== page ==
Do we really understand Placebo?

A recent article in the USA Today discussed “the placebo effect” and the debate surrounding it. According to the American Medical Association “a placebo is a substance provided to a patient that the physician believes has no specific pharmacological effect upon the condition being treated.” Perhaps more important to the understanding of the placebo effect is the belief of the patient.

According to a national (USA) survey in 2008 as many as 50% of physicians prescribe placebos at least once a month. The interaction of mind and body that underlies the placebo effect has been known for many years. Tension exists regarding the placebo as some believe it is unethical for doctors to deceive patients by not telling them about the placebo intervention. However, 1 in 20 doctors who prescribed placebos explicitly described them as such to patients. The question is do placebos actually make patients feel better and does this outweigh the responsibility to inform patients about their use.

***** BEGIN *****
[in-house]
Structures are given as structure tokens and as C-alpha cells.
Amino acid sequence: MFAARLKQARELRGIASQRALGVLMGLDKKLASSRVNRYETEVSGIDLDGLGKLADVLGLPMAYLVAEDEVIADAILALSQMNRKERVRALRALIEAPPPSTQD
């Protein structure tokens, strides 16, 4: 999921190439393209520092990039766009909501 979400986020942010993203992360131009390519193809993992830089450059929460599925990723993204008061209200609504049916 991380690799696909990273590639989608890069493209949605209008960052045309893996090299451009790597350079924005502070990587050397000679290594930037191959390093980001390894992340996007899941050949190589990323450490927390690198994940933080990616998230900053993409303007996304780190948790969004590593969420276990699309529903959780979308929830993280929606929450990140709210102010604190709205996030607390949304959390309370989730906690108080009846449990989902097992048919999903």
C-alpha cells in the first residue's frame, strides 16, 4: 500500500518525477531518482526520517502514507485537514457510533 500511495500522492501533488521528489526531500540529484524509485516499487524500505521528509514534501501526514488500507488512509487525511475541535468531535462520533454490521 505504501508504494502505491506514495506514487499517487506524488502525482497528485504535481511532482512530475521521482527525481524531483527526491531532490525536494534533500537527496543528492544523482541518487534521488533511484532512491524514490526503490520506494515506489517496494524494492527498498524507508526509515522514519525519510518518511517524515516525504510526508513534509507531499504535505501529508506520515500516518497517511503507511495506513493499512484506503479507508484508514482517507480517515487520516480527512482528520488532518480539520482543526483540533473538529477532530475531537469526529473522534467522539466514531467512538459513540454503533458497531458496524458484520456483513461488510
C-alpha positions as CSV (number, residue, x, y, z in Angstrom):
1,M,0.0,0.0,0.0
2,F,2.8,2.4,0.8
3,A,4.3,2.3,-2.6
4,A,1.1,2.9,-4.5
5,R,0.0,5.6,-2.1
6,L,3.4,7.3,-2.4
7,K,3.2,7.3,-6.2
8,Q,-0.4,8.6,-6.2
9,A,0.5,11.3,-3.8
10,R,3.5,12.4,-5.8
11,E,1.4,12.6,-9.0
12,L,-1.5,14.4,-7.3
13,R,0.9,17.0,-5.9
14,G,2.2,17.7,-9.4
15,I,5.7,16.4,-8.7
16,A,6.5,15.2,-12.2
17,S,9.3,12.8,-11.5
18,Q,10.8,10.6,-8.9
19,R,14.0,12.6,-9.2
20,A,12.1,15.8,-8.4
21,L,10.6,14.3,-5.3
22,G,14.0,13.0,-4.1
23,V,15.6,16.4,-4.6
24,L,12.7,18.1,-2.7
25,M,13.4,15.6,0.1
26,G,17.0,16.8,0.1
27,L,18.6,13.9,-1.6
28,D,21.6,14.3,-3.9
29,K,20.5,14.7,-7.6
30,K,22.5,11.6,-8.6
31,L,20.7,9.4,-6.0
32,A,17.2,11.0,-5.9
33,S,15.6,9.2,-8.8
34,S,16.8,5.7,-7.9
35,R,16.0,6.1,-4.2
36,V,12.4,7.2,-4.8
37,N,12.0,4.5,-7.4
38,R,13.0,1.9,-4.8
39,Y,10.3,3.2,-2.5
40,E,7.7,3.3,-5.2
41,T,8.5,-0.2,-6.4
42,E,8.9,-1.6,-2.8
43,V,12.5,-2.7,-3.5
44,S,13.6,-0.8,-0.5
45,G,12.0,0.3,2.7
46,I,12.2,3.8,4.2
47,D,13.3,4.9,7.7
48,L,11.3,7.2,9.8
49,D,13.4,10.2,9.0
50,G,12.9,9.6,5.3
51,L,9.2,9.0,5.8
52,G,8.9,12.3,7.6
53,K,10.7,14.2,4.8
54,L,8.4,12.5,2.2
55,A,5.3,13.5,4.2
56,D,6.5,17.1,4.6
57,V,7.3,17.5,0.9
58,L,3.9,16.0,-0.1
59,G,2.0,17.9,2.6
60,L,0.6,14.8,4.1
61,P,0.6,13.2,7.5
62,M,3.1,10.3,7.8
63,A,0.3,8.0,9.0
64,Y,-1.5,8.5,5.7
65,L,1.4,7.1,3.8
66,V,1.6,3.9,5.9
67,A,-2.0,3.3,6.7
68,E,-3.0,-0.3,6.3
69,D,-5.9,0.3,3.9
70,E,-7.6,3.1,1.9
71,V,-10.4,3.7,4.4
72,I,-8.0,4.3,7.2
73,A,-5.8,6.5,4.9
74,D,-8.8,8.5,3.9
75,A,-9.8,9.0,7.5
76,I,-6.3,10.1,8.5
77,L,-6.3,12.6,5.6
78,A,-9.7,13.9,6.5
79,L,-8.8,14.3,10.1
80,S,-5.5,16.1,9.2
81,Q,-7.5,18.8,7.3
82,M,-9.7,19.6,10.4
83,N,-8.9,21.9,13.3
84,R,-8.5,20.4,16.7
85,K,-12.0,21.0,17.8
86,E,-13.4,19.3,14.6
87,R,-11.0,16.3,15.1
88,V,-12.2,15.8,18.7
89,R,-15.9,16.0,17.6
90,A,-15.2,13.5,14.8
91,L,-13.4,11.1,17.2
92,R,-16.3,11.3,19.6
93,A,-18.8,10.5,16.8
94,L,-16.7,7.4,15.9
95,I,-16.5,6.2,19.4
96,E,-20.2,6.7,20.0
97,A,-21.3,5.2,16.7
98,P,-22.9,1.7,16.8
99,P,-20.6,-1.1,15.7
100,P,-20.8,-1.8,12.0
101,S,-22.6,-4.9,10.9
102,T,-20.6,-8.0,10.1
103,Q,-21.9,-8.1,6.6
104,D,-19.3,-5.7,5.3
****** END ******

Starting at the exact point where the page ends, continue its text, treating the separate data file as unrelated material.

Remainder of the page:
Across studies with different medical conditions results suggest there is an active treatment effect of placebo and in some cases this may be significant. Factors such as warmth, empathy, duration of doctor-patient interaction and communication of positive expectation might play an important role in healthy outcomes. If these factors are indeed important and contributory to a positive outcome for a patient, the need to deceive is removed.

Perhaps placebo reflects the long held belief that our brains can have an impact on the condition of our body. Perhaps a message delivered by a person that the patient perceives as knowing and within a context the brain perceives as credible can lead to our own body helping to solve the medical issue. Further, given the rather consistent positive impact of “placebos” on patient outcomes it seems time to begin rethinking the therapeutic effect of mind over matter and to integrate such care into the standard regimen of our “health care system.”

The material in this press release comes from the originating research organization. Content may be edited for style and length. Want more? Sign up for our daily email.

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